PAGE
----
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BACKGROUND: Continued emergence and spread of circulating vaccine-derived type 2 polioviruses and vaccine-associated paralytic poliomyelitis from Sabin oral poliovirus vaccines (OPVs) has stimulated development of two novel type 2 OPV candidates (OPV2-c1 and OPV2-c2) designed to have similar immunogenicity, improved genetic stability, and less potential to reacquire neurovirulence. We aimed to assess safety and immunogenicity of the two novel OPV candidates compared with a monovalent Sabin OPV in children and infants. METHODS: We did two single-centre, multi-site, partly-masked, randomised trials in healthy cohorts of children (aged 1-4 years) and infants (aged 18-22 weeks) in Panama: a control phase 4 study with monovalent Sabin OPV2 before global cessation of monovalent OPV2 use, and a phase 2 study with low and high doses of two novel OPV2 candidates. All participants received one OPV2 vaccination and subsets received two doses 28 days apart. Parents reported solicited and unsolicited adverse events. Type 2 poliovirus neutralising antibodies were measured at days 0, 7, 28, and 56, and stool viral shedding was assessed up to 28 days post-vaccination. Primary objectives were to assess safety in all participants and non-inferiority of novel OPV2 day 28 seroprotection versus monovalent OPV2 in infants (non-inferiority margin 10%). These studies were registered with, NCT02521974 and NCT03554798. FINDINGS: The control study took place between Oct 23, 2015, and April 29, 2016, and the subsequent phase 2 study between Sept 19, 2018, and Sept 30, 2019. 150 children (50 in the control study and 100 of 129 assessed for eligibility in the novel OPV2 study) and 684 infants (110 of 114 assessed for eligibility in the control study and 574 of 684 assessed for eligibility in the novel OPV2 study) were enrolled and received at least one study vaccination. Vaccinations were safe and well tolerated with no causally associated serious adverse events or important medical events in any group. Solicited and unsolicited adverse events were overwhelmingly mild or moderate irrespective of vaccine or dose. Nearly all children were seroprotected at baseline, indicating high baseline immunity. In children, the seroprotection rate 28 days after one dose was 100% for monovalent OPV2 and both novel OPV2 candidates. In infants at day 28, 91 (94% [95% CI 87-98]) of 97 were seroprotected after receiving monovalent OPV2, 134 (94% [88-97]) of 143 after high-dose novel OPV2-c1, 122 (93% [87-97]) of 131 after low-dose novel OPV2-c1, 138 (95% [90-98]) of 146 after high-dose novel OPV2-c2, and 115 (91% [84-95]) of 127 after low-dose novel OPV2-c2. Non-inferiority was shown for low-dose and high-dose novel OPV2-c1 and high-dose novel OPV2-c2 despite monovalent OPV2 recipients having higher baseline immunity. INTERPRETATION: Both novel OPV2 candidates were safe, well tolerated, and immunogenic in children and infants. Novel OPV2 could be an important addition to our resources against poliovirus given the current epidemiological situation. FUNDING: Fighting Infectious Diseases in Emerging Countries and Bill & Melinda Gates Foundation.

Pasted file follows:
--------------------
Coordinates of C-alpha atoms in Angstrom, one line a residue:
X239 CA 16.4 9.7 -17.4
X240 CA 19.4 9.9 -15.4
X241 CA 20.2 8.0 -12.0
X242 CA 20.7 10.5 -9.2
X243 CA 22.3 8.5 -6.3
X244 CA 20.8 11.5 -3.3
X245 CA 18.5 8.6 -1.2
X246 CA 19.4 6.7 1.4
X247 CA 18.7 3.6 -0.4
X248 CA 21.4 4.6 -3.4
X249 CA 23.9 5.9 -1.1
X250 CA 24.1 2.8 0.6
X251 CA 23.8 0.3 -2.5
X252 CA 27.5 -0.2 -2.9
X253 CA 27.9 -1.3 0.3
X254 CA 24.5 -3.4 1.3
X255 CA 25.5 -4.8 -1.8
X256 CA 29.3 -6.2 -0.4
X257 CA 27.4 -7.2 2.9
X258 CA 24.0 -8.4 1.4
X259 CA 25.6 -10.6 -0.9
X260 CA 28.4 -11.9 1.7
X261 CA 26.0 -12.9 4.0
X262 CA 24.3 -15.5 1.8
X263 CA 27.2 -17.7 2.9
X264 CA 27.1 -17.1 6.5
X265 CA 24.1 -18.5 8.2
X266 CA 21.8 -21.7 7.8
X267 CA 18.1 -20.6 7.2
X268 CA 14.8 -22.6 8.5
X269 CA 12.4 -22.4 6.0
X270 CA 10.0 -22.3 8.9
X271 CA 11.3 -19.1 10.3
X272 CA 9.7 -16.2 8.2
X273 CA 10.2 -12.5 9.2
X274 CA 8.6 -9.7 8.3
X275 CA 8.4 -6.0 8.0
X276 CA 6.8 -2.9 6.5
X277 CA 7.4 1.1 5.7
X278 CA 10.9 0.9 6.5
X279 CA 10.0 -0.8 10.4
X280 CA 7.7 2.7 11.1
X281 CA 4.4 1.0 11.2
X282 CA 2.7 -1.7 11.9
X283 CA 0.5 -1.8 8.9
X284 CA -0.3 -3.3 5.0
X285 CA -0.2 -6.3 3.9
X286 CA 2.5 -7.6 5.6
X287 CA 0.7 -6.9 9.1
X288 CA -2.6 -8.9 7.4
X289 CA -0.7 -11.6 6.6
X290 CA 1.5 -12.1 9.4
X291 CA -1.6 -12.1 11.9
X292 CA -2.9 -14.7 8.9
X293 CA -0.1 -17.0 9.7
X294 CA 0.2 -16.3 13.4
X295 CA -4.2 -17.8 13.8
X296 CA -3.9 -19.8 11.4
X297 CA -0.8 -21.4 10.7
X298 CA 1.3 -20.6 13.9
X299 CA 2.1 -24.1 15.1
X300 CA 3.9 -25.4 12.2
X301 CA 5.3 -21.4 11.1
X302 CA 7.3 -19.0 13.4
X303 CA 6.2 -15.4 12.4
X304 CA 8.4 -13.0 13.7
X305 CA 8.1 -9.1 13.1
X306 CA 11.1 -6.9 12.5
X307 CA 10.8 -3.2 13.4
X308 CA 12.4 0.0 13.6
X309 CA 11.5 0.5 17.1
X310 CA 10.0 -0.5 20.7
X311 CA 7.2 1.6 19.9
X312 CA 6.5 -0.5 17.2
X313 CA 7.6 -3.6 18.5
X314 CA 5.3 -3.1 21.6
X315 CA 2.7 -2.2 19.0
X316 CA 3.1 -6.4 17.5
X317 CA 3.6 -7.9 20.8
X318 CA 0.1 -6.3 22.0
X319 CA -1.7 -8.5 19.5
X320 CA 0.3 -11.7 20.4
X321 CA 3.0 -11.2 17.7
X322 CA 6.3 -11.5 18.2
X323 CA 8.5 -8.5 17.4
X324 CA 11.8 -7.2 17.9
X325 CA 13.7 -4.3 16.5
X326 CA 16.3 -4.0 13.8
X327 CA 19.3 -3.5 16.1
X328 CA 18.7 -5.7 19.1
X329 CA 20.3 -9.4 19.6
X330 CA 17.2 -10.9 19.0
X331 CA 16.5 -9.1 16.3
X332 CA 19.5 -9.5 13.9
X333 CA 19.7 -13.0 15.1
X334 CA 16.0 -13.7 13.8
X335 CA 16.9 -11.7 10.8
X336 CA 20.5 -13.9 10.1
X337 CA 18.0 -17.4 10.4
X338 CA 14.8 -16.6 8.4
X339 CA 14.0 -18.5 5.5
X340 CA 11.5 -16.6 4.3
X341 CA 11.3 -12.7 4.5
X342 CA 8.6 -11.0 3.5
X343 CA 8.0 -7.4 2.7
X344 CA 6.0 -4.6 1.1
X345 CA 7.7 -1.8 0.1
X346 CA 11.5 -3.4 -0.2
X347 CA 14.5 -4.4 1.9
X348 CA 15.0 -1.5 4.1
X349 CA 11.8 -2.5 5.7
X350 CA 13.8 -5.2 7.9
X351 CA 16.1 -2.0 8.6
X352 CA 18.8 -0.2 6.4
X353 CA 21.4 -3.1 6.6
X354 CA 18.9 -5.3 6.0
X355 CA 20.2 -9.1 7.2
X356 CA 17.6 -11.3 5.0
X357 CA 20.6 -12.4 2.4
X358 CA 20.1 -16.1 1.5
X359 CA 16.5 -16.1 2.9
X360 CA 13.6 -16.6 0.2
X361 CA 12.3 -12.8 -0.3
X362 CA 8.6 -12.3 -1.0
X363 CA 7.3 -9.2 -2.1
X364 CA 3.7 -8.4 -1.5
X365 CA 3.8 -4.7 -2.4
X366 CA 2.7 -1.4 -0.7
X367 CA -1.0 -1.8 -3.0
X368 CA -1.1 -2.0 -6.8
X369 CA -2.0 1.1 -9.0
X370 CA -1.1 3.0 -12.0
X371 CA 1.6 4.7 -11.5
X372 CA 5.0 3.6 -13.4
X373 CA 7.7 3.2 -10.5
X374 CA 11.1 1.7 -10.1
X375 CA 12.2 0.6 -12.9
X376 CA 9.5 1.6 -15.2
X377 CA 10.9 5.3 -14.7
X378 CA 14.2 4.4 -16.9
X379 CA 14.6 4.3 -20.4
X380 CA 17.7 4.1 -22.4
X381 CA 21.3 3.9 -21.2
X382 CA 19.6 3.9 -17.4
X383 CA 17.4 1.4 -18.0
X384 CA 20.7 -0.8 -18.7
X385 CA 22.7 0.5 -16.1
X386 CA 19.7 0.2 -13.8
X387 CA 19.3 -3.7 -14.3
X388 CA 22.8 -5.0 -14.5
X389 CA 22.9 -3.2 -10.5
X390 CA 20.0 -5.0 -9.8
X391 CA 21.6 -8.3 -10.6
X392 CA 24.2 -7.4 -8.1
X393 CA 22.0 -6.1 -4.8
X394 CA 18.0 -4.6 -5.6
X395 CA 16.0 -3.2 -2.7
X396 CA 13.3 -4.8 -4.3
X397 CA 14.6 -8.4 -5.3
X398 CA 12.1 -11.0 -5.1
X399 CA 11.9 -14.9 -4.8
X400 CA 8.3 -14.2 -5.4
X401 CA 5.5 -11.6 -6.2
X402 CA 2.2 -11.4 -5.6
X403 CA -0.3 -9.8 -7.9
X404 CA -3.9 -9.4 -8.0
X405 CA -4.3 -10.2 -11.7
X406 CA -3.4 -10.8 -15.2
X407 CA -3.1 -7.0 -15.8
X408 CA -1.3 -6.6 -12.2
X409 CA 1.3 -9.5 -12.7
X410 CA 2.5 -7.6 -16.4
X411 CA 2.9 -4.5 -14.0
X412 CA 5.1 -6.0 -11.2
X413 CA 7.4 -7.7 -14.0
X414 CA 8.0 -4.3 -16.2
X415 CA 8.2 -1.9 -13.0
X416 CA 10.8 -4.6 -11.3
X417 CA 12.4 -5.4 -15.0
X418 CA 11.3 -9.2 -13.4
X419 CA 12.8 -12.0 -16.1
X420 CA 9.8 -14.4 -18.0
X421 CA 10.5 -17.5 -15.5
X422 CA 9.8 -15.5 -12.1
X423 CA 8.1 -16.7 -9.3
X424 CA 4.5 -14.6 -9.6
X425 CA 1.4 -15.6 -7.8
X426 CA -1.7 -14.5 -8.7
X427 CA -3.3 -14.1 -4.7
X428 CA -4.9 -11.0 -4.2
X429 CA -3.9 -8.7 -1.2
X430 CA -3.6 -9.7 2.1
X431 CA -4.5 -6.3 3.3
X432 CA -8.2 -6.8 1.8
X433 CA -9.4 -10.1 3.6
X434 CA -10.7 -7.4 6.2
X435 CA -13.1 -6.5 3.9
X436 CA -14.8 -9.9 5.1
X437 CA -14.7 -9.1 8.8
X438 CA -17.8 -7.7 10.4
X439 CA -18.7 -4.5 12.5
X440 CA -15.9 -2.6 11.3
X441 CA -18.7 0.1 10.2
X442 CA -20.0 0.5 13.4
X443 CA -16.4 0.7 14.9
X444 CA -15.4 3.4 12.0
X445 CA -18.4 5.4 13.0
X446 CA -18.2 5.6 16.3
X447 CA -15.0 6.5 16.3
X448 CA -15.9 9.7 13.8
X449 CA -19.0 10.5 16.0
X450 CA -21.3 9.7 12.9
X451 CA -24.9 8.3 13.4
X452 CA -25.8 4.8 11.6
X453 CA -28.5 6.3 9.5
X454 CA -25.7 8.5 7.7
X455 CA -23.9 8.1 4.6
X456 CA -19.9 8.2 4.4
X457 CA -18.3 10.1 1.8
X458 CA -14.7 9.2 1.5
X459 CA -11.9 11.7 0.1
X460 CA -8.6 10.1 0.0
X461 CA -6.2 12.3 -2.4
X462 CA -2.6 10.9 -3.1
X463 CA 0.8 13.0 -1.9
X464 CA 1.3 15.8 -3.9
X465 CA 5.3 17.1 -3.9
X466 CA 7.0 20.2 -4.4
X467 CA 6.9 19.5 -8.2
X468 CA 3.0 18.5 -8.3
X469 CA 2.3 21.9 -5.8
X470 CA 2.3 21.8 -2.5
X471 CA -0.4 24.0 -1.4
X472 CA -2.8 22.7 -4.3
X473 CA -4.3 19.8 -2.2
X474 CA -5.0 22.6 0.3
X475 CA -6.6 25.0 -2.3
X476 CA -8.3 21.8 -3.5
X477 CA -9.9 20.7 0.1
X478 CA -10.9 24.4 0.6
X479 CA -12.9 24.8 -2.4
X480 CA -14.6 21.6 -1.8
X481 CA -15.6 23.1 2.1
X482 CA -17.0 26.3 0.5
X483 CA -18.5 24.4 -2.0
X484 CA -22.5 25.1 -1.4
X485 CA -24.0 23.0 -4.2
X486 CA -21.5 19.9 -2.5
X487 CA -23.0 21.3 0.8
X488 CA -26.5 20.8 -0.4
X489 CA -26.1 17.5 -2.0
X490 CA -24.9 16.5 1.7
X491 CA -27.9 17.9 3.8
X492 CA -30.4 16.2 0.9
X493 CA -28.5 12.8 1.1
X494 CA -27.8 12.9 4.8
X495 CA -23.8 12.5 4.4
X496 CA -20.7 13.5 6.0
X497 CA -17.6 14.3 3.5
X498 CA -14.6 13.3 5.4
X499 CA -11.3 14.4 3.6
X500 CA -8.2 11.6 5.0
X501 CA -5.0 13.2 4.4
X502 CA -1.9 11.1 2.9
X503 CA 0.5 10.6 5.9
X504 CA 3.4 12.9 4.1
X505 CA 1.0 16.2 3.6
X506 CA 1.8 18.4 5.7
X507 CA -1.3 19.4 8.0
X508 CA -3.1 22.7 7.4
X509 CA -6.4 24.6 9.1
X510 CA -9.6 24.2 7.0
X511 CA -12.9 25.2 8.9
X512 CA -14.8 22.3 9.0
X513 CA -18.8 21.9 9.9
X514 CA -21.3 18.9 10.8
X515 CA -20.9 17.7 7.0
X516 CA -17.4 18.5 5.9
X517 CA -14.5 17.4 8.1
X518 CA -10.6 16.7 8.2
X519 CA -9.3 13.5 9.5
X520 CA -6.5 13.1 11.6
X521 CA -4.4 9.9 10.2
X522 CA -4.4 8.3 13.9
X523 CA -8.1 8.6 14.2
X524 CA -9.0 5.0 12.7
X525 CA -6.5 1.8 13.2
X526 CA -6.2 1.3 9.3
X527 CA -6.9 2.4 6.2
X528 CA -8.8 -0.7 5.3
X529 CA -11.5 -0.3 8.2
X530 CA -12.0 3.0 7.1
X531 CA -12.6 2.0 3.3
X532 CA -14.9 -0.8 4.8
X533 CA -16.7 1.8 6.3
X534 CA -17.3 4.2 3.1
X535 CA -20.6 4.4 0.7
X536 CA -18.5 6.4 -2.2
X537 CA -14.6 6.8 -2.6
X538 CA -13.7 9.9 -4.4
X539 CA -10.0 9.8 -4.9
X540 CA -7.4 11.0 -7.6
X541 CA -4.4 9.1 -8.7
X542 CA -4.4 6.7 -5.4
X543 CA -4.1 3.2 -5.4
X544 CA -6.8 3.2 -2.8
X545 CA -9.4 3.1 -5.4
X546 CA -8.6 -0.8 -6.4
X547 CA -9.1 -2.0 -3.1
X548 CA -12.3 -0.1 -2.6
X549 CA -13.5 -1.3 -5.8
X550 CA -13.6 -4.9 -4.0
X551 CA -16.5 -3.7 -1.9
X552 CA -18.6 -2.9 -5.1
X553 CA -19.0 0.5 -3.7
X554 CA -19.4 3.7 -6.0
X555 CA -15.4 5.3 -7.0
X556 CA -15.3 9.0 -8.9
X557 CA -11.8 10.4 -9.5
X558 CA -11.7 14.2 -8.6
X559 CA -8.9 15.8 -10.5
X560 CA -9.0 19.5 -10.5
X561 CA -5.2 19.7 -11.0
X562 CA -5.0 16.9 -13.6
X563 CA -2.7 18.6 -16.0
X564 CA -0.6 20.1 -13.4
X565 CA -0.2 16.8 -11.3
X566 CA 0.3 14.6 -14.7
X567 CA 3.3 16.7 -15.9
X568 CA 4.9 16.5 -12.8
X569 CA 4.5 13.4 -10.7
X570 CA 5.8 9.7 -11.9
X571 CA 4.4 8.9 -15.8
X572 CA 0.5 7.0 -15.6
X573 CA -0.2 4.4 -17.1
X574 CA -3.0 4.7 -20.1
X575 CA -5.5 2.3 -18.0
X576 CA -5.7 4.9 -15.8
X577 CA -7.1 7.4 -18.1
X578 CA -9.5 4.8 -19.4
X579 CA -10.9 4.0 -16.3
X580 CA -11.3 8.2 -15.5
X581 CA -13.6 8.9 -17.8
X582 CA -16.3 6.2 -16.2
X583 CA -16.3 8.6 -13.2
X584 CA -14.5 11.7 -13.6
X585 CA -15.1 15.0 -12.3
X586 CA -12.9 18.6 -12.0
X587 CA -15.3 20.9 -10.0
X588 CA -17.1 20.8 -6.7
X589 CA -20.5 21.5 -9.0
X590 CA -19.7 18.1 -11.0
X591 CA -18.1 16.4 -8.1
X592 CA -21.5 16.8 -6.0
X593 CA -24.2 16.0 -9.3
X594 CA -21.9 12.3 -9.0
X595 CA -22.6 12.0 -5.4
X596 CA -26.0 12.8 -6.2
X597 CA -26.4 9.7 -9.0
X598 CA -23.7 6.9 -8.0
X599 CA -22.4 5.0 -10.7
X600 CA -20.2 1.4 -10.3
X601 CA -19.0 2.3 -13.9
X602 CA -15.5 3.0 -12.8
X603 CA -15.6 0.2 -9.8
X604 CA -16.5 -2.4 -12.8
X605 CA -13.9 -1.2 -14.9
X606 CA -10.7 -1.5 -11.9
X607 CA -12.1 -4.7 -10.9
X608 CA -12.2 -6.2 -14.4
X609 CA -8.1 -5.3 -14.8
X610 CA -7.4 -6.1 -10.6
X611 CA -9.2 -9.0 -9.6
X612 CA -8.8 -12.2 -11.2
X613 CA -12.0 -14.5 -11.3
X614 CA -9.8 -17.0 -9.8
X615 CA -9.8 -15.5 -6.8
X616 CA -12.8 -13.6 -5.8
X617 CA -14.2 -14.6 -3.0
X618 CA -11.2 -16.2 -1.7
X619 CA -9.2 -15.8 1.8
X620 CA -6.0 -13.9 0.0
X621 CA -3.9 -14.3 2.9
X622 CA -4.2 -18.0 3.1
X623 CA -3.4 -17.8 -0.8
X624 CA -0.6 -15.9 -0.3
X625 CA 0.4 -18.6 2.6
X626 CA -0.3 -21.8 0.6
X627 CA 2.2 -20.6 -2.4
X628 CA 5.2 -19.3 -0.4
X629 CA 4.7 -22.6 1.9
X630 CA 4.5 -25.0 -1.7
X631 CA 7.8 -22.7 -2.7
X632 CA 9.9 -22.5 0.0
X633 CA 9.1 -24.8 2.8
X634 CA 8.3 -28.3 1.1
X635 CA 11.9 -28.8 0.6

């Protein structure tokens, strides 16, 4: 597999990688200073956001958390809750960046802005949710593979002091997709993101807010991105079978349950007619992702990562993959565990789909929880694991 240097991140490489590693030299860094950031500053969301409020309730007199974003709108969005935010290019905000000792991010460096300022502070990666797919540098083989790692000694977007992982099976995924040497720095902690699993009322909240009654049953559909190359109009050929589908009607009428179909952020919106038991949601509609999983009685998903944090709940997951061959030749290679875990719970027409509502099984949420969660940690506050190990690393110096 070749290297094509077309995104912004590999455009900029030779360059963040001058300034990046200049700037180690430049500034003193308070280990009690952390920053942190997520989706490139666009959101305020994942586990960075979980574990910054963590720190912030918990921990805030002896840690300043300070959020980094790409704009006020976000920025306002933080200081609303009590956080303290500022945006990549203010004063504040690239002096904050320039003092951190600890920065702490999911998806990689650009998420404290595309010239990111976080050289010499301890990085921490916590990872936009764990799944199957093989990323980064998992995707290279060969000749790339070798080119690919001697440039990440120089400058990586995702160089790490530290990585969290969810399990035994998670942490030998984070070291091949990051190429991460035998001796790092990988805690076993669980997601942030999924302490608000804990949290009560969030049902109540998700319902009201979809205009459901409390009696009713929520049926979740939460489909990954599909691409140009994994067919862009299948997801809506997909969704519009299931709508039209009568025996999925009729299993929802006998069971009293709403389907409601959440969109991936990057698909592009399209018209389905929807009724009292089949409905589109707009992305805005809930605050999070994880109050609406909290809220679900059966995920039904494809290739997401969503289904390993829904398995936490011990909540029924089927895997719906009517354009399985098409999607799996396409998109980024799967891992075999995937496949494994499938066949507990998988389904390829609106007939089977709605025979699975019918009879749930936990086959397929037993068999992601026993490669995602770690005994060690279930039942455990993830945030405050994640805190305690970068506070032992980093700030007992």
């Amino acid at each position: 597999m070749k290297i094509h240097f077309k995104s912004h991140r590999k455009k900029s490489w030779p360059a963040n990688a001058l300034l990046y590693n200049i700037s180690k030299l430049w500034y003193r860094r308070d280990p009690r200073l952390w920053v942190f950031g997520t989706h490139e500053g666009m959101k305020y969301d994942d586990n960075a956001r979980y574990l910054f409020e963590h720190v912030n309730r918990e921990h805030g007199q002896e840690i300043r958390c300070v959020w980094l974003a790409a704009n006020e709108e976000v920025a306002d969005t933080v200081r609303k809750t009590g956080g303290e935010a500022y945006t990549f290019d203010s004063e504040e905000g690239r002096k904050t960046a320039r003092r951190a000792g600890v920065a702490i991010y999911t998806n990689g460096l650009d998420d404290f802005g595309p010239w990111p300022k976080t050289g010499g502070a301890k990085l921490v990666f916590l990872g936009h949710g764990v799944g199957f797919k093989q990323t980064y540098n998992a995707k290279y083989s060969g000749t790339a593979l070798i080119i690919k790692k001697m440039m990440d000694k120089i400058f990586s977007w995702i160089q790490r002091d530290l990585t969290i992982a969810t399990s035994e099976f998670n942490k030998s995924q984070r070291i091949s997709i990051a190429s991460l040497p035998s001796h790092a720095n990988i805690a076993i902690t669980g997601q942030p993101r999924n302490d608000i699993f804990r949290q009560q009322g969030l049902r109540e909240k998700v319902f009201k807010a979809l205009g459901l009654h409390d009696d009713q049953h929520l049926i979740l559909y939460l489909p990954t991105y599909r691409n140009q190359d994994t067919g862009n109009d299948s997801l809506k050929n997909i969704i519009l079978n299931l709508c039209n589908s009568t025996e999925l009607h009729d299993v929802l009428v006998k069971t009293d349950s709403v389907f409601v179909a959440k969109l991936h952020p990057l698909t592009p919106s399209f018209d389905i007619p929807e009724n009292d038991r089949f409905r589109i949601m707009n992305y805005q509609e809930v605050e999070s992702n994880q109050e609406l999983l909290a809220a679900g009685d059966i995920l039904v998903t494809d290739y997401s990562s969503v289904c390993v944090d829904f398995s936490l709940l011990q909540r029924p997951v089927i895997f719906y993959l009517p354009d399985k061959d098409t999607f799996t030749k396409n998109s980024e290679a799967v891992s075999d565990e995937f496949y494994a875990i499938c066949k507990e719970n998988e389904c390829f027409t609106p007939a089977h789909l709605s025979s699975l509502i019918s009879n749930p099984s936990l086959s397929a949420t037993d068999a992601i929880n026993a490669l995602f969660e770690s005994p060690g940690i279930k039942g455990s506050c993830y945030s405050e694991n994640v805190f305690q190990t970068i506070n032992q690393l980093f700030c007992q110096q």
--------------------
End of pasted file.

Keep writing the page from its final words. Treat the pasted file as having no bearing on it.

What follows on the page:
Original publication




Journal article



Publication Date





27 - 38


Antibodies, Viral, Antibody Formation, Child, Preschool, Female, Humans, Immunization Schedule, Infant, Male, Panama, Patient Safety, Poliomyelitis, Poliovirus, Poliovirus Vaccine, Inactivated, Poliovirus Vaccine, Oral, Vaccination, Virus Shedding